America's Class War

U.S. troops comb an area near the U.N. headquarters in Baghdad, Iraq, March 8, 2004, following an attack by insurgents at a passing U.S. military convoy. No one was reported injured in the attack, which occured shortly before the Iraqi Governing Council signed an interim constitution.
This column from The New Republic was written by Peter Beinart.

There are lots of things to say about last weekend's big pro-choice march in Washington, most of them good. And there are lots of things to say about last weekend's small, anti-World Bank/IMF march, most of them -- to my mind -- bad. But, surely, the most obvious thing to say about both marches is how odd it is that they took place at all, considering the moment. The United States is fighting its largest war since Vietnam. American soldiers are dying virtually every day in a conflict with no end in sight. The prospect of defeat is terrifying and real. And yet, last weekend, Washington echoed with the sound of hardy peacetime perennials. It could easily have been 1999.

The paucity of Americans protesting the war is directly related to the paucity of Americans participating in it. This week, the papers were filled with the heartbreaking story of Pat Tillman, the NFL safety who turned down a $3 million contract to serve in the Army and who eventually gave his life in the mountains of Afghanistan. But Tillman's story is so moving in part because it is so anomalous. In general, the gulf between the military and the rest of American society is wider than it has been for generations. More and more, troops hail from the South and West, and from military families. Minorities, who in 1973 comprised 23 percent of new enlistees, today comprise 37 percent. In 1973, the average soldier served less than two years. Today, that has grown to seven years -- a sign that service is no longer a phase interspersed with civilian life, but, increasingly, an alternative to it. Duke University political scientist Peter Feaver estimates that fewer and fewer civilians know someone in uniform.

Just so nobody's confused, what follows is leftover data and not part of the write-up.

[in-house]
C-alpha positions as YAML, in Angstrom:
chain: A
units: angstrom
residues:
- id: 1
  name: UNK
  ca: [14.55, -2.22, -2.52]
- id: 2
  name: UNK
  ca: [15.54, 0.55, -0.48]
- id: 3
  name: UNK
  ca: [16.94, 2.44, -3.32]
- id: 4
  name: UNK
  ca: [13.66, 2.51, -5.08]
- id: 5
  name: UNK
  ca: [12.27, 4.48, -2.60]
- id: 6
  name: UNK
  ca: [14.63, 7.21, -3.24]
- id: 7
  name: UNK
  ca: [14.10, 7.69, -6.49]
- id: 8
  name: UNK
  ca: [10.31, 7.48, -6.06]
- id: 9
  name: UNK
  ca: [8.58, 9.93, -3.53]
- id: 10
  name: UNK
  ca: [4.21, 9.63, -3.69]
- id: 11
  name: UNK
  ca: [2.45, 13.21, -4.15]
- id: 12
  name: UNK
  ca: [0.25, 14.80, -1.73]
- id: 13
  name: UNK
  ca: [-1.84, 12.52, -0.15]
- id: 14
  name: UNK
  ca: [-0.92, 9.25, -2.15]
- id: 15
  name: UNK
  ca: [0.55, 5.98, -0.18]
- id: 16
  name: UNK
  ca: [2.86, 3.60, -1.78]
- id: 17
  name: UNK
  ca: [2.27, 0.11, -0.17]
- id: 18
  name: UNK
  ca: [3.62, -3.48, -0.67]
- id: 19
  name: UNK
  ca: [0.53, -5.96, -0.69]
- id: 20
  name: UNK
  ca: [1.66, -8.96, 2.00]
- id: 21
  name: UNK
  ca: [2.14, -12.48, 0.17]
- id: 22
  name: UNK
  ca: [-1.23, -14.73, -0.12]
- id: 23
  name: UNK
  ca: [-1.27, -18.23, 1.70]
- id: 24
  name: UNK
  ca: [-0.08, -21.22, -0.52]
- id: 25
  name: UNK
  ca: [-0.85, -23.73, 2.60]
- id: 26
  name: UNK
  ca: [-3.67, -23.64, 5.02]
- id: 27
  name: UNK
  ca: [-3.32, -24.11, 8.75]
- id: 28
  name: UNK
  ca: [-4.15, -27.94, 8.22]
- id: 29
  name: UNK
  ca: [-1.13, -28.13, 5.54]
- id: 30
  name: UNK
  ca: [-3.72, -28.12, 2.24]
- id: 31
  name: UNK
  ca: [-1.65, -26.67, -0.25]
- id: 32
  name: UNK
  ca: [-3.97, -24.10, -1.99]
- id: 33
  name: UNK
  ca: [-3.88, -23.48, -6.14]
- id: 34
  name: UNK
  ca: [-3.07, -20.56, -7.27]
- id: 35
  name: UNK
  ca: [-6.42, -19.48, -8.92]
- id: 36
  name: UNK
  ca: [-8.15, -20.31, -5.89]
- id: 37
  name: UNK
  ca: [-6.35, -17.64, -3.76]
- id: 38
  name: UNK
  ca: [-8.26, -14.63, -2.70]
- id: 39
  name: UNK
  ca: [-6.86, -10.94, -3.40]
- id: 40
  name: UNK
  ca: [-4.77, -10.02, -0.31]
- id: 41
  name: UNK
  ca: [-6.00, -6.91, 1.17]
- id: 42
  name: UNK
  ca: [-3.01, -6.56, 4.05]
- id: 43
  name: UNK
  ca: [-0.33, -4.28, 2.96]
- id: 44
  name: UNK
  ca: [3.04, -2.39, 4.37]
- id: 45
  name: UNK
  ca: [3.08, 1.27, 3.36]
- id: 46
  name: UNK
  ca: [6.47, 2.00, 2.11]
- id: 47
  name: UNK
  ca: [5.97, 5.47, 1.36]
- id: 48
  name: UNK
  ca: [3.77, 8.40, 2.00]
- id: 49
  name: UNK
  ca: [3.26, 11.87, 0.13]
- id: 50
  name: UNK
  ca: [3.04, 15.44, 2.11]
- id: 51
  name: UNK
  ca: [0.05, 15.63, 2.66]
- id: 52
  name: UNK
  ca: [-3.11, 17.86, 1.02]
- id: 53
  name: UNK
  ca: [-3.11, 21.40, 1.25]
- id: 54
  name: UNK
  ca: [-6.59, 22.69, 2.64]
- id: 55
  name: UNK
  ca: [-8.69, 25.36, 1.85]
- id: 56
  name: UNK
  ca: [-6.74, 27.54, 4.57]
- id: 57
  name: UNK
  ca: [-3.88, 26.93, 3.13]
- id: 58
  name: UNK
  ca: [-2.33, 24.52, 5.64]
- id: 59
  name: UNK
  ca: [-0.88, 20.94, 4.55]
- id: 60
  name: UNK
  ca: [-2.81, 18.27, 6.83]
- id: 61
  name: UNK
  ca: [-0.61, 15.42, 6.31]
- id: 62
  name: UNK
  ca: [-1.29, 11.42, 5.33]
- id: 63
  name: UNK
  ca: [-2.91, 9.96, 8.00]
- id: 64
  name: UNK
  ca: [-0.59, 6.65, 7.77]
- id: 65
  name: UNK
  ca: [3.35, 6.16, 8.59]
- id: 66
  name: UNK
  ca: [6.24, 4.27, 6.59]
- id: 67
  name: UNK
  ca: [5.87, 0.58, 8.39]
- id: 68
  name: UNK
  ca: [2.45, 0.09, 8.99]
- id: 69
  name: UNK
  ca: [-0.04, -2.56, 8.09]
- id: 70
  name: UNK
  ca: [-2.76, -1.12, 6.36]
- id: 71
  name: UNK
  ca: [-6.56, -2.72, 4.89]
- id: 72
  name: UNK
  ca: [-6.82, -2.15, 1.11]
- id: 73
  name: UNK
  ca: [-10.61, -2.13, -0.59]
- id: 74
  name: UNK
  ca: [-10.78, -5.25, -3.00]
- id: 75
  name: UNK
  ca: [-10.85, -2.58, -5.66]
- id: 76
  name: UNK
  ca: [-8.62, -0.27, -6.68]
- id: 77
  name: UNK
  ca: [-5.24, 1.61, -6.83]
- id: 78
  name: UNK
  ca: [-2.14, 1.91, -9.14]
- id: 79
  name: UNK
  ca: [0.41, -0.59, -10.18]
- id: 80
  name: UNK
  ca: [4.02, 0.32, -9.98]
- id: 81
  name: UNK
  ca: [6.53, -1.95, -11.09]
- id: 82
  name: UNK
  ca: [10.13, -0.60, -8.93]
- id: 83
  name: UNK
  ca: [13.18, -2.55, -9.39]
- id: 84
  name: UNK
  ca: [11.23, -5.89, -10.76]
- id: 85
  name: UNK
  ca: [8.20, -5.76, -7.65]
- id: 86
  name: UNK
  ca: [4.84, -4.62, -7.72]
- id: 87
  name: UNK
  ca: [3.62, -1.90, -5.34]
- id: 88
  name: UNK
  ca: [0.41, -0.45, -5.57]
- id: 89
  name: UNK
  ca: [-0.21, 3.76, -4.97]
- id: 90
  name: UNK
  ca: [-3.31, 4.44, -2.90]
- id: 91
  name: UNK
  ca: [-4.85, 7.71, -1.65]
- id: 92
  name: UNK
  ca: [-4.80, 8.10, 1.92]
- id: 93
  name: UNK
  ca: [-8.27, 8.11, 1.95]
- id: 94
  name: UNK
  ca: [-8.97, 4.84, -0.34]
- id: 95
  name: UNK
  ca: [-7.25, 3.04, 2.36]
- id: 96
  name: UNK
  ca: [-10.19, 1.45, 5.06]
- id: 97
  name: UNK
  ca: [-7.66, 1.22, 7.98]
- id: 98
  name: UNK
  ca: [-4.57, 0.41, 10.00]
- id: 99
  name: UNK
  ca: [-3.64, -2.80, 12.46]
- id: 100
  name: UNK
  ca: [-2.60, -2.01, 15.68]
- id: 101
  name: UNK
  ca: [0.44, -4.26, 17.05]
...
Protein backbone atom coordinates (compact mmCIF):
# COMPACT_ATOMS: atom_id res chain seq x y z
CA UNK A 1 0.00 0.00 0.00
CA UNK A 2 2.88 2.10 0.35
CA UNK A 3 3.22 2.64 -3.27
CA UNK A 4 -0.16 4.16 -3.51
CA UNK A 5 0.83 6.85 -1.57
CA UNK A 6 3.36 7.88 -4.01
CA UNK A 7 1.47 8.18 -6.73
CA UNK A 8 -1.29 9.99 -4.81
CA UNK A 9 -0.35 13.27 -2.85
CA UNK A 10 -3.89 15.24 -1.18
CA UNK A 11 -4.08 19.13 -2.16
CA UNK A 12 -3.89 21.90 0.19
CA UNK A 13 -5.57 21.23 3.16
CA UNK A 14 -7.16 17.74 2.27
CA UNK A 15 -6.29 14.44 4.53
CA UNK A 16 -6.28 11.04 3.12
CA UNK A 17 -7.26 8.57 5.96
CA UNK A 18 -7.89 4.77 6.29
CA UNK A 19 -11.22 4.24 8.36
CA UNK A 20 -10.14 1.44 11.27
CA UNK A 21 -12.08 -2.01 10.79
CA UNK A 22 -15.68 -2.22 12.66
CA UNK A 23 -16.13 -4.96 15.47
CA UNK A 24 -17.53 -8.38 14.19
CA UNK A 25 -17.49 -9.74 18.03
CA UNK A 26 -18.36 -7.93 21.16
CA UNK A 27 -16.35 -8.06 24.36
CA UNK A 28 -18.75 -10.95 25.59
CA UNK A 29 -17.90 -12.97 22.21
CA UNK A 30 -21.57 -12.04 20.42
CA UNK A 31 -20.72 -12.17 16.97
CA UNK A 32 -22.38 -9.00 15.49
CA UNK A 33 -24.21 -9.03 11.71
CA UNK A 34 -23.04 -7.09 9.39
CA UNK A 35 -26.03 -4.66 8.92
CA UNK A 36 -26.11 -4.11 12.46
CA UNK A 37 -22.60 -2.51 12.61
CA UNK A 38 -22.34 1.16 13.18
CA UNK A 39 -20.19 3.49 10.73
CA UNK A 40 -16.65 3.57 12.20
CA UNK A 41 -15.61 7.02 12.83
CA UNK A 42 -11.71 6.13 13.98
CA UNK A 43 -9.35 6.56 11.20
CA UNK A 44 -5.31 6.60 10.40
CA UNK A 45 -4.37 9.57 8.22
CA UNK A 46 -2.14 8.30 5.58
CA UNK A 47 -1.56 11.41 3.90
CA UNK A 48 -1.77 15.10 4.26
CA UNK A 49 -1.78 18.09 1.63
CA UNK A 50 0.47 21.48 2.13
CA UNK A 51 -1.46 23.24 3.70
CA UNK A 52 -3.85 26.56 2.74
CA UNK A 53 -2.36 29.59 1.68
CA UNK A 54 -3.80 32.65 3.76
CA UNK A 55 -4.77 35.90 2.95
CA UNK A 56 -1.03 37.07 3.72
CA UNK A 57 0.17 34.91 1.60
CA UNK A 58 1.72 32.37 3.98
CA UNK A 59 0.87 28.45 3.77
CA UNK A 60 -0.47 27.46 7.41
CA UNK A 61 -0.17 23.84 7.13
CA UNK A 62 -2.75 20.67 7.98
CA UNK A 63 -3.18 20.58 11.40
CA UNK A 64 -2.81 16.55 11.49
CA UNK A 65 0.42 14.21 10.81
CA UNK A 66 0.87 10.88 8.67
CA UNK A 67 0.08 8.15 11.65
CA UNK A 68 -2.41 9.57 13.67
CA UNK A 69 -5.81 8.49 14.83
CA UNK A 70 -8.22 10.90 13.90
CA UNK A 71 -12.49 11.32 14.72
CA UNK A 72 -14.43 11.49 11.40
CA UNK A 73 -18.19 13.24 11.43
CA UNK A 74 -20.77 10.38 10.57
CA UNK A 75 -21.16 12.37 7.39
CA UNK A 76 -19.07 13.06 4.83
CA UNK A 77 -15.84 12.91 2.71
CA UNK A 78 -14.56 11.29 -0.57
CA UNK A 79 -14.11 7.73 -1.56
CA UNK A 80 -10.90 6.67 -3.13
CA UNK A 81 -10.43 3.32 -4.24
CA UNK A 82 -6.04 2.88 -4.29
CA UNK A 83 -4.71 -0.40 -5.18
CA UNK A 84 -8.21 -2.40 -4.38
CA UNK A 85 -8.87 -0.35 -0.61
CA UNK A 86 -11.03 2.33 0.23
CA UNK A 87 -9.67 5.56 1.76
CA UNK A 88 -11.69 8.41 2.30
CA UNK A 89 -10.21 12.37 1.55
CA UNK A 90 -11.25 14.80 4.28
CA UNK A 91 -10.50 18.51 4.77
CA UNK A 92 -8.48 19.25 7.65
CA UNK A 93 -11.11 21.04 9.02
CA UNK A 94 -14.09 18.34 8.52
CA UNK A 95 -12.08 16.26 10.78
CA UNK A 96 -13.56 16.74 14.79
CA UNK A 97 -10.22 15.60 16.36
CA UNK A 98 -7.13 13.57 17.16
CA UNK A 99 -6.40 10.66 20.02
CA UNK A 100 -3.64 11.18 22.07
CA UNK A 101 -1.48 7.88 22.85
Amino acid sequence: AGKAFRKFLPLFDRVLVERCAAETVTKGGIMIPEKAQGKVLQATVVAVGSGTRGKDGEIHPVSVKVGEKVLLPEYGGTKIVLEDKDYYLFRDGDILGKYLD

In the '90s, sociologists of the military worried about what former Defense Secretary William Cohen called "a chasm developing between the military and civilian worlds." But, in peacetime, the chasm was merely cultural. Today, one segment of American society is at war, and the other, for all intents and purposes, is not. The strain on America's troops, and their families, is almost unprecedented. "I have been in the Army 39 years, and I've never seen the Army as stretched in that 39 years as it is today," Lieutenant General John M. Riggs told The Baltimore Sun earlier this year. But, for civilians, the war in Iraq and the war on terrorism have brought virtually no strain at all. Taxes are down, popular spending programs are up, and Congress has spent the last three years making the roaring '90s look austere. Infringements on civil liberties have been confined largely to immigrants. Yes, Americans have to endure longer lines at the airport -- but civilian society is chafing even at that. Pittsburgh International wants, once again, to allow people without tickets through security in order to boost the airport's ailing shops. Yes, Iraq is a frequent presence on television. But, if you wish, you can simply switch the channel to some other reality show.